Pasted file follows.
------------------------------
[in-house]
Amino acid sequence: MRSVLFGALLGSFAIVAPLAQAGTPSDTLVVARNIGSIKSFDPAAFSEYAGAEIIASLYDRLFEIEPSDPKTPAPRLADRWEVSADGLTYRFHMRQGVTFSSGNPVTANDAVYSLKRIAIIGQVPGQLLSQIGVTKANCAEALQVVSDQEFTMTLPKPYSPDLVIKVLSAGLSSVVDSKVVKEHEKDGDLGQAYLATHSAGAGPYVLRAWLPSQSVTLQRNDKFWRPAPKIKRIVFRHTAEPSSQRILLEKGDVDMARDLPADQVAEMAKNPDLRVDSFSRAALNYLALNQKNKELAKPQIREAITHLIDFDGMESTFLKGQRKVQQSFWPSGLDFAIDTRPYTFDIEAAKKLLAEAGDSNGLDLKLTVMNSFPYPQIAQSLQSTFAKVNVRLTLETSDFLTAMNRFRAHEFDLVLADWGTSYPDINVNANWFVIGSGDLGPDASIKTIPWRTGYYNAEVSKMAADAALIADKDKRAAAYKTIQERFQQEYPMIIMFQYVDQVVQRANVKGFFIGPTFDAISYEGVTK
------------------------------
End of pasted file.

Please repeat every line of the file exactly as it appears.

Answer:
[in-house]
Amino acid sequence: MRSVLFGALLGSFAIVAPLAQAGTPSDTLVVARNIGSIKSFDPAAFSEYAGAEIIASLYDRLFEIEPSDPKTPAPRLADRWEVSADGLTYRFHMRQGVTFSSGNPVTANDAVYSLKRIAIIGQVPGQLLSQIGVTKANCAEALQVVSDQEFTMTLPKPYSPDLVIKVLSAGLSSVVDSKVVKEHEKDGDLGQAYLATHSAGAGPYVLRAWLPSQSVTLQRNDKFWRPAPKIKRIVFRHTAEPSSQRILLEKGDVDMARDLPADQVAEMAKNPDLRVDSFSRAALNYLALNQKNKELAKPQIREAITHLIDFDGMESTFLKGQRKVQQSFWPSGLDFAIDTRPYTFDIEAAKKLLAEAGDSNGLDLKLTVMNSFPYPQIAQSLQSTFAKVNVRLTLETSDFLTAMNRFRAHEFDLVLADWGTSYPDINVNANWFVIGSGDLGPDASIKTIPWRTGYYNAEVSKMAADAALIADKDKRAAAYKTIQERFQQEYPMIIMFQYVDQVVQRANVKGFFIGPTFDAISYEGVTK